Fundraising through engaged staff

Take a Hike reflection
Image credit: Take a Hike Youth at Risk Foundation

One of my favourite charities, Take a Hike Youth at Risk Foundation, was fortunate to be on the receiving side of Clara Hughes’ Winter Olympics bronze medal bonus.

Ten thousand unexpected dollars.

And then her sponsor, Bell Canada, matched her donation. That’s now $20,000.

And with the news stories on the donation, thousands of more dollars came in.

This wasn’t the result of some long-term relationship building between the ED and Hughes. It didn’t require shmoozing, prospecting, donor analysis or any other hard work of a fund development team.

It started because one of the Take a Hike program’s teachers embodied Take a Hike. He had met Clara Hughes’ partner randomly while on a remote kayaking trip on the northwest coast of Vancouver Island. Friendships developed, and Take a Hike came to mind when Hughes was looking to make a difference by contributing any bonus she might win along with a medal.

The teacher didn’t have a script. He wasn’t trained in fund development. He knows his work and the impact it makes in the lives of youth and feels confident sharing.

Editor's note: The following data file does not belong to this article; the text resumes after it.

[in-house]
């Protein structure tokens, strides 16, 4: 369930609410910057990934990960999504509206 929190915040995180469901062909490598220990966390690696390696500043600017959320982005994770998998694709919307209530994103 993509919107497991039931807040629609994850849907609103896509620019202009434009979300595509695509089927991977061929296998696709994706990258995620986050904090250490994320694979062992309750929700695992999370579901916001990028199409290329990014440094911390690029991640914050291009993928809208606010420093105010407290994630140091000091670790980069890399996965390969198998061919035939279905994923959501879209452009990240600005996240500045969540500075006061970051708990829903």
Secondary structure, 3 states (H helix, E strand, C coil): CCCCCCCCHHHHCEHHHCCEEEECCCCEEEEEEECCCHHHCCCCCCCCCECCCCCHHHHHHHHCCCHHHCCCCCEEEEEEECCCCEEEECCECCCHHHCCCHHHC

The lesson

I think it’s often easy for fundraising to be relegated to the ED and fund development staff. That way you can contain messages and hit key talking points. Because you can’t trust the program staff to always say the right thing, you might only let them connect to fundraising when a tour of their workspace needs to be done to show donors how the charity is serving <insert disadvantaged group here>. Or maybe you only call on them when you need statistics to report back to funders or donors to show that your efforts are successful.

I think that most people, no matter where they work in an organization, like to know how their work contributes to the bigger picture. The mission of the organization. To what end your charity exists. Staff are more than just their job titles, and very likely have interests and abilities beyond their job descriptions.

So let them in on the big picture. Connect them with opportunities to contribute to the mission more directly through committees, communication, or other work.

Be sure your staff are engaged with your mission. The payoffs could be huge.